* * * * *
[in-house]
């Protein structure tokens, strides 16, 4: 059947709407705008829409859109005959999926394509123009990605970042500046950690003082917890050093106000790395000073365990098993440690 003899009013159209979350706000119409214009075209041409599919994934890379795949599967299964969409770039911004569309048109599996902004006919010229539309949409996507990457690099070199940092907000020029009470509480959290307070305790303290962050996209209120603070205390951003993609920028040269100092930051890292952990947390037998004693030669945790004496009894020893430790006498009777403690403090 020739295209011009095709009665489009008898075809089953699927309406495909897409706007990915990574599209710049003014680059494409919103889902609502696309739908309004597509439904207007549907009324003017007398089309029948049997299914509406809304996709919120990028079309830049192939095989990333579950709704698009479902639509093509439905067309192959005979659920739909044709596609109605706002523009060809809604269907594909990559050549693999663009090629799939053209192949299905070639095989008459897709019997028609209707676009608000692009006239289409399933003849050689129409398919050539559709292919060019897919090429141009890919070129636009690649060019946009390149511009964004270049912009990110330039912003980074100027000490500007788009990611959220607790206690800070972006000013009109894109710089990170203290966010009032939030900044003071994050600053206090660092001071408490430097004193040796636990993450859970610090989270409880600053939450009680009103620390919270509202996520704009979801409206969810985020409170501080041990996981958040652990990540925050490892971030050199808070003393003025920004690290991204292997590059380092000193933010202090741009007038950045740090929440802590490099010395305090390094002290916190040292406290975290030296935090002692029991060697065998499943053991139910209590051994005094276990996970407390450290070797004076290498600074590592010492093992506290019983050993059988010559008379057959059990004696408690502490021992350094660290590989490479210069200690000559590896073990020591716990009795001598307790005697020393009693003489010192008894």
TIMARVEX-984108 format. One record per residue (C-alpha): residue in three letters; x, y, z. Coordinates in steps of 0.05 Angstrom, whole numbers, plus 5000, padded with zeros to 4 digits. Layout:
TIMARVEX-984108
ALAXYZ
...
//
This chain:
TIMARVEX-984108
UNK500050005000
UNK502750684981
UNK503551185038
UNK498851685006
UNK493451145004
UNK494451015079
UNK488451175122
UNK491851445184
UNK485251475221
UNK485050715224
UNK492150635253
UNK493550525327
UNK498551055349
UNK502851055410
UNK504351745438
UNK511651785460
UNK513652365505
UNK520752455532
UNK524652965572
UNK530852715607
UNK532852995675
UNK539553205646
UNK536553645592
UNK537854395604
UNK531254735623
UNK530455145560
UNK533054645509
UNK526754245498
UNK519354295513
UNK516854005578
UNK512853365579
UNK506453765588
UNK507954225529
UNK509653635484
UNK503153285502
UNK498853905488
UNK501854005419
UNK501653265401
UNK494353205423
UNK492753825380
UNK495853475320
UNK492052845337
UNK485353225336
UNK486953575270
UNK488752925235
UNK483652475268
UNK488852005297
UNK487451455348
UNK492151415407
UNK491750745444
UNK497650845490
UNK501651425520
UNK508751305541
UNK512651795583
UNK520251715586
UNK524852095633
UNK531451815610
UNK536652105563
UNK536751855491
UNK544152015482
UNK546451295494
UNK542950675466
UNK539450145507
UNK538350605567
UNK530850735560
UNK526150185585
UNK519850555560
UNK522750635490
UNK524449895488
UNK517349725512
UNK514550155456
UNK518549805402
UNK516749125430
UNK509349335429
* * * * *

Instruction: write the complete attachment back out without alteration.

[in-house]
């Protein structure tokens, strides 16, 4: 059947709407705008829409859109005959999926394509123009990605970042500046950690003082917890050093106000790395000073365990098993440690 003899009013159209979350706000119409214009075209041409599919994934890379795949599967299964969409770039911004569309048109599996902004006919010229539309949409996507990457690099070199940092907000020029009470509480959290307070305790303290962050996209209120603070205390951003993609920028040269100092930051890292952990947390037998004693030669945790004496009894020893430790006498009777403690403090 020739295209011009095709009665489009008898075809089953699927309406495909897409706007990915990574599209710049003014680059494409919103889902609502696309739908309004597509439904207007549907009324003017007398089309029948049997299914509406809304996709919120990028079309830049192939095989990333579950709704698009479902639509093509439905067309192959005979659920739909044709596609109605706002523009060809809604269907594909990559050549693999663009090629799939053209192949299905070639095989008459897709019997028609209707676009608000692009006239289409399933003849050689129409398919050539559709292919060019897919090429141009890919070129636009690649060019946009390149511009964004270049912009990110330039912003980074100027000490500007788009990611959220607790206690800070972006000013009109894109710089990170203290966010009032939030900044003071994050600053206090660092001071408490430097004193040796636990993450859970610090989270409880600053939450009680009103620390919270509202996520704009979801409206969810985020409170501080041990996981958040652990990540925050490892971030050199808070003393003025920004690290991204292997590059380092000193933010202090741009007038950045740090929440802590490099010395305090390094002290916190040292406290975290030296935090002692029991060697065998499943053991139910209590051994005094276990996970407390450290070797004076290498600074590592010492093992506290019983050993059988010559008379057959059990004696408690502490021992350094660290590989490479210069200690000559590896073990020591716990009795001598307790005697020393009693003489010192008894």
TIMARVEX-984108 format. One record per residue (C-alpha): residue in three letters; x, y, z. Coordinates in steps of 0.05 Angstrom, whole numbers, plus 5000, padded with zeros to 4 digits. Layout:
TIMARVEX-984108
ALAXYZ
...
//
This chain:
TIMARVEX-984108
UNK500050005000
UNK502750684981
UNK503551185038
UNK498851685006
UNK493451145004
UNK494451015079
UNK488451175122
UNK491851445184
UNK485251475221
UNK485050715224
UNK492150635253
UNK493550525327
UNK498551055349
UNK502851055410
UNK504351745438
UNK511651785460
UNK513652365505
UNK520752455532
UNK524652965572
UNK530852715607
UNK532852995675
UNK539553205646
UNK536553645592
UNK537854395604
UNK531254735623
UNK530455145560
UNK533054645509
UNK526754245498
UNK519354295513
UNK516854005578
UNK512853365579
UNK506453765588
UNK507954225529
UNK509653635484
UNK503153285502
UNK498853905488
UNK501854005419
UNK501653265401
UNK494353205423
UNK492753825380
UNK495853475320
UNK492052845337
UNK485353225336
UNK486953575270
UNK488752925235
UNK483652475268
UNK488852005297
UNK487451455348
UNK492151415407
UNK491750745444
UNK497650845490
UNK501651425520
UNK508751305541
UNK512651795583
UNK520251715586
UNK524852095633
UNK531451815610
UNK536652105563
UNK536751855491
UNK544152015482
UNK546451295494
UNK542950675466
UNK539450145507
UNK538350605567
UNK530850735560
UNK526150185585
UNK519850555560
UNK522750635490
UNK524449895488
UNK517349725512
UNK514550155456
UNK518549805402
UNK516749125430
UNK509349335429